This morning, Telstra chief operations officer Kate McKenzie announced the company is investing $50 million to prevent outages across its telecommunications services after several embarrassing incidents in the past few weeks where its mobile network went down. A few hours later, it's fixed-line broadband service experienced an outage. Oh, the irony. Here's what we know.
Tagged With outages
IT failures can be costly and being able to respond quickly is paramount to minimising the damage to your organisation's productivity and profitability. Trouble is, while IT departments are responsible for addressing technology failures, finding the right person within the department to look at the issue as soon as possible is often the challenge. Many companies don't have the right communication protocols in place. We look at five ways you can improve your company's incident management process in the face of an IT meltdown.
Checking social networks is a morning ritual for many, and when that routine is disrupted — as it was recently when Facebook's servers went down — its absence can come as a surprise. But what also becomes apparent is that when the world's most popular social network is inaccessible, so too are many thousands of websites that rely upon Facebook services.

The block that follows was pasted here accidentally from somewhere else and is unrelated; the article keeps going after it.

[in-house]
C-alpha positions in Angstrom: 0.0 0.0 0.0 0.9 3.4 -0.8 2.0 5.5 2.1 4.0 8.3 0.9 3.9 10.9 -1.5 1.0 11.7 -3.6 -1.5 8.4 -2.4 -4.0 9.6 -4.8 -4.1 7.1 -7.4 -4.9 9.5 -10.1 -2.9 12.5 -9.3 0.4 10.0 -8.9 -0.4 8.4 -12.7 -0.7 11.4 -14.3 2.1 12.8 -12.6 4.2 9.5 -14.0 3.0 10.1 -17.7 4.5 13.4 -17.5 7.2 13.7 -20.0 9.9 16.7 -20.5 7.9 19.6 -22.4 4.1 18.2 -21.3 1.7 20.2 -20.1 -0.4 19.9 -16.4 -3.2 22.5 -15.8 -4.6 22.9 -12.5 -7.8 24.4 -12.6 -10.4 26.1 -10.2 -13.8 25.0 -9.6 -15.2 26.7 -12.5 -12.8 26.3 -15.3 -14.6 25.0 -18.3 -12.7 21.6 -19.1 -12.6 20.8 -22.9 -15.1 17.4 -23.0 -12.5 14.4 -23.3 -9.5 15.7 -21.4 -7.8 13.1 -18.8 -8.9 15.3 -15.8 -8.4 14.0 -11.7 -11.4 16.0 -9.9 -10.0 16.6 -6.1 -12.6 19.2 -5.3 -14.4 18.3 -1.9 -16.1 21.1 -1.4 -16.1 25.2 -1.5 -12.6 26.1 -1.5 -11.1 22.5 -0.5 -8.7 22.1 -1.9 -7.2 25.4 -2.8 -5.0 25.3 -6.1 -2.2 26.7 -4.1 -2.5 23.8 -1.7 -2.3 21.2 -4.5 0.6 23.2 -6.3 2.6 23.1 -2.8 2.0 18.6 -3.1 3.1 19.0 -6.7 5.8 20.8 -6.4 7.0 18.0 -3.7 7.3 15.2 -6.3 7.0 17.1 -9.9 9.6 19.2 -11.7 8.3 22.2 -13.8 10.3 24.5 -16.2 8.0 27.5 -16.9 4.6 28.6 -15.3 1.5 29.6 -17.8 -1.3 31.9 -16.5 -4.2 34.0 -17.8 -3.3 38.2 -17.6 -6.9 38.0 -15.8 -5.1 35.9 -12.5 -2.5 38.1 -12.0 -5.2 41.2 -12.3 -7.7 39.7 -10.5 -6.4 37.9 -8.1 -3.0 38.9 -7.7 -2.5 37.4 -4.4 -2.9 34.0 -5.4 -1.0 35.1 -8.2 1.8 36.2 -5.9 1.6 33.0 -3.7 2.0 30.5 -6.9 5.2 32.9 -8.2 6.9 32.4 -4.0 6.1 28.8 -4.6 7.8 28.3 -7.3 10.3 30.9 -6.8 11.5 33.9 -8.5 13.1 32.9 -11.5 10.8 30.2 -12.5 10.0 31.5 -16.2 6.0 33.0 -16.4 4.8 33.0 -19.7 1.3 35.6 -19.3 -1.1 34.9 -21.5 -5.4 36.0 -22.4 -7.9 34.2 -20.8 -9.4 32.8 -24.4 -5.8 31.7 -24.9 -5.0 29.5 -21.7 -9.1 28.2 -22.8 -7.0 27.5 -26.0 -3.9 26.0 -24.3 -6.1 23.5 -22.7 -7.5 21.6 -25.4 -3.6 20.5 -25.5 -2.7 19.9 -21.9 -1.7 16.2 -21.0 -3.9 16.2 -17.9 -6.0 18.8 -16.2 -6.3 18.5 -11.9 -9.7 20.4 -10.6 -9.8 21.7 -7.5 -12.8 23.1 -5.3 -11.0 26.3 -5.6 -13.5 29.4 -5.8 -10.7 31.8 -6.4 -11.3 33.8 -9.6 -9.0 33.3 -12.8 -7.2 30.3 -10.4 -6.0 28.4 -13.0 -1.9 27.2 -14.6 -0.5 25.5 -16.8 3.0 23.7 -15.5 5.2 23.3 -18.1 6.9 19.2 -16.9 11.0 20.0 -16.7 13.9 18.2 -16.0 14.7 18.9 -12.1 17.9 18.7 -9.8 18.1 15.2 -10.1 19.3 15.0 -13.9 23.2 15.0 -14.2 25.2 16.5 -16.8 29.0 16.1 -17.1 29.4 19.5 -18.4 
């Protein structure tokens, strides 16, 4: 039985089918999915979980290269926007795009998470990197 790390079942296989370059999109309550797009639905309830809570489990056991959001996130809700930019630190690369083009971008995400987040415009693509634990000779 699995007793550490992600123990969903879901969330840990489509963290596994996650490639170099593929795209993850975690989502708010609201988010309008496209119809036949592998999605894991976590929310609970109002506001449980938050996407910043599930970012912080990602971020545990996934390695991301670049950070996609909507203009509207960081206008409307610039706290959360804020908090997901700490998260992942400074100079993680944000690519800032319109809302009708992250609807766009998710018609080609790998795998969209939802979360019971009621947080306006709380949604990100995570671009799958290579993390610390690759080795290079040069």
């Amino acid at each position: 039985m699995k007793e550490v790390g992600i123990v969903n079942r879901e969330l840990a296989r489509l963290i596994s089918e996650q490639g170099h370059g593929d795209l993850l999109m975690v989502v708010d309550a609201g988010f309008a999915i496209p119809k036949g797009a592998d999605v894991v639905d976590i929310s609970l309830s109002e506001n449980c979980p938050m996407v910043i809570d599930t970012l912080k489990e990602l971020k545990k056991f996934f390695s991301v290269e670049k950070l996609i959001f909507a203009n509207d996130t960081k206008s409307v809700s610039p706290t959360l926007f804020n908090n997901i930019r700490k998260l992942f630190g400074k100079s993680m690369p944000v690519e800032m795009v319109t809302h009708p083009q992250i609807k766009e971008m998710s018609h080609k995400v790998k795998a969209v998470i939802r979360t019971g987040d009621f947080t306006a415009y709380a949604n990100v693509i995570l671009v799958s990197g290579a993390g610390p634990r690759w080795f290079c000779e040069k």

Twitter was down for three-quarters of an hour this morning (meaning dedicated Twitter users had nowhere to complain about Twitter being unavailable). Twitter's explanation for what happened is a reminder that no deployment is immune from unexpected problems — and also a nifty example of how to understate those issues.
Gmail suffered an outage yesterday, with some users unable to fully utilise the service for close to ten hours after two successive network failures created difficulties. While that sucked if you were one of the people affected, it's worth noting that even a 10 hour outage means 98.6 per cent uptime.